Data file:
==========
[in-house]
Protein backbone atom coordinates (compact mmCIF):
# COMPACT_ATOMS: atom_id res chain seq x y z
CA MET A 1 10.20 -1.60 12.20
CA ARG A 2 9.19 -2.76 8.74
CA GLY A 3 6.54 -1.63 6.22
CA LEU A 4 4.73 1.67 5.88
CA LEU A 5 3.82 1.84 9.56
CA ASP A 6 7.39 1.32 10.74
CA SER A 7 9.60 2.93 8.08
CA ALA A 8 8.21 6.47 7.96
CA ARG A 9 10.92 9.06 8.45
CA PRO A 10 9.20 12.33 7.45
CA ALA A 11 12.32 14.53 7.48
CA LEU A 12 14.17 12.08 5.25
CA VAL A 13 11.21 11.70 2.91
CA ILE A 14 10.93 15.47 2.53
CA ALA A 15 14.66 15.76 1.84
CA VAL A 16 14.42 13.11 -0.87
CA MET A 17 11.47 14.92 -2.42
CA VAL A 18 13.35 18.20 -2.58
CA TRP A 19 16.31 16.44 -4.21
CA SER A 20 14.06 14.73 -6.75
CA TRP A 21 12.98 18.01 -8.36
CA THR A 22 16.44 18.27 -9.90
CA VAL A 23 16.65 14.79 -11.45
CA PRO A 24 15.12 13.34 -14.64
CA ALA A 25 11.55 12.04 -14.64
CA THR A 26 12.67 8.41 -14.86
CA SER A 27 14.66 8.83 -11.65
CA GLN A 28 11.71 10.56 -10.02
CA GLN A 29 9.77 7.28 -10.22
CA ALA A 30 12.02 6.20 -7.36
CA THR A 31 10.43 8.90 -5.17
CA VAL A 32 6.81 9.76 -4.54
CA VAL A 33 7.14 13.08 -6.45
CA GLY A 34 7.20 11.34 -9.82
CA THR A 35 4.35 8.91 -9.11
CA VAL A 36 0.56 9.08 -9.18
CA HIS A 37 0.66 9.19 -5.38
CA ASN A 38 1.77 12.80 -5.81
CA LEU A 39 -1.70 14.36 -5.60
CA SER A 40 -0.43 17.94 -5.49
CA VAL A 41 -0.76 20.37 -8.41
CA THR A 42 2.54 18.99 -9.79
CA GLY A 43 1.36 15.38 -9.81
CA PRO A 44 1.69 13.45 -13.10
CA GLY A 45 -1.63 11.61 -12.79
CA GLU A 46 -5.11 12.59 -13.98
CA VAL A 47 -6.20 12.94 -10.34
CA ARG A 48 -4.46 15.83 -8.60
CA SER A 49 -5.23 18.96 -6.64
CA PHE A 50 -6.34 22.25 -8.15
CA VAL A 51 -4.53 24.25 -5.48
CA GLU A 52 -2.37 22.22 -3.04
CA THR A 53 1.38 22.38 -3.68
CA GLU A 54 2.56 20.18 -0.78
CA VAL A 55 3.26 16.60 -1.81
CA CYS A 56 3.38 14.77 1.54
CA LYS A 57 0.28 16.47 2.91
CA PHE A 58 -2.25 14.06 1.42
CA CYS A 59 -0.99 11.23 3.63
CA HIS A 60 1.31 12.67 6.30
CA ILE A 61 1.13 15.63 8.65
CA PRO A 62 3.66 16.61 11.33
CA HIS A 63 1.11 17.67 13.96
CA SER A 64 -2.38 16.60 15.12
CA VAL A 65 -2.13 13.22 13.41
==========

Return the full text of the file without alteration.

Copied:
[in-house]
Protein backbone atom coordinates (compact mmCIF):
# COMPACT_ATOMS: atom_id res chain seq x y z
CA MET A 1 10.20 -1.60 12.20
CA ARG A 2 9.19 -2.76 8.74
CA GLY A 3 6.54 -1.63 6.22
CA LEU A 4 4.73 1.67 5.88
CA LEU A 5 3.82 1.84 9.56
CA ASP A 6 7.39 1.32 10.74
CA SER A 7 9.60 2.93 8.08
CA ALA A 8 8.21 6.47 7.96
CA ARG A 9 10.92 9.06 8.45
CA PRO A 10 9.20 12.33 7.45
CA ALA A 11 12.32 14.53 7.48
CA LEU A 12 14.17 12.08 5.25
CA VAL A 13 11.21 11.70 2.91
CA ILE A 14 10.93 15.47 2.53
CA ALA A 15 14.66 15.76 1.84
CA VAL A 16 14.42 13.11 -0.87
CA MET A 17 11.47 14.92 -2.42
CA VAL A 18 13.35 18.20 -2.58
CA TRP A 19 16.31 16.44 -4.21
CA SER A 20 14.06 14.73 -6.75
CA TRP A 21 12.98 18.01 -8.36
CA THR A 22 16.44 18.27 -9.90
CA VAL A 23 16.65 14.79 -11.45
CA PRO A 24 15.12 13.34 -14.64
CA ALA A 25 11.55 12.04 -14.64
CA THR A 26 12.67 8.41 -14.86
CA SER A 27 14.66 8.83 -11.65
CA GLN A 28 11.71 10.56 -10.02
CA GLN A 29 9.77 7.28 -10.22
CA ALA A 30 12.02 6.20 -7.36
CA THR A 31 10.43 8.90 -5.17
CA VAL A 32 6.81 9.76 -4.54
CA VAL A 33 7.14 13.08 -6.45
CA GLY A 34 7.20 11.34 -9.82
CA THR A 35 4.35 8.91 -9.11
CA VAL A 36 0.56 9.08 -9.18
CA HIS A 37 0.66 9.19 -5.38
CA ASN A 38 1.77 12.80 -5.81
CA LEU A 39 -1.70 14.36 -5.60
CA SER A 40 -0.43 17.94 -5.49
CA VAL A 41 -0.76 20.37 -8.41
CA THR A 42 2.54 18.99 -9.79
CA GLY A 43 1.36 15.38 -9.81
CA PRO A 44 1.69 13.45 -13.10
CA GLY A 45 -1.63 11.61 -12.79
CA GLU A 46 -5.11 12.59 -13.98
CA VAL A 47 -6.20 12.94 -10.34
CA ARG A 48 -4.46 15.83 -8.60
CA SER A 49 -5.23 18.96 -6.64
CA PHE A 50 -6.34 22.25 -8.15
CA VAL A 51 -4.53 24.25 -5.48
CA GLU A 52 -2.37 22.22 -3.04
CA THR A 53 1.38 22.38 -3.68
CA GLU A 54 2.56 20.18 -0.78
CA VAL A 55 3.26 16.60 -1.81
CA CYS A 56 3.38 14.77 1.54
CA LYS A 57 0.28 16.47 2.91
CA PHE A 58 -2.25 14.06 1.42
CA CYS A 59 -0.99 11.23 3.63
CA HIS A 60 1.31 12.67 6.30
CA ILE A 61 1.13 15.63 8.65
CA PRO A 62 3.66 16.61 11.33
CA HIS A 63 1.11 17.67 13.96
CA SER A 64 -2.38 16.60 15.12
CA VAL A 65 -2.13 13.22 13.41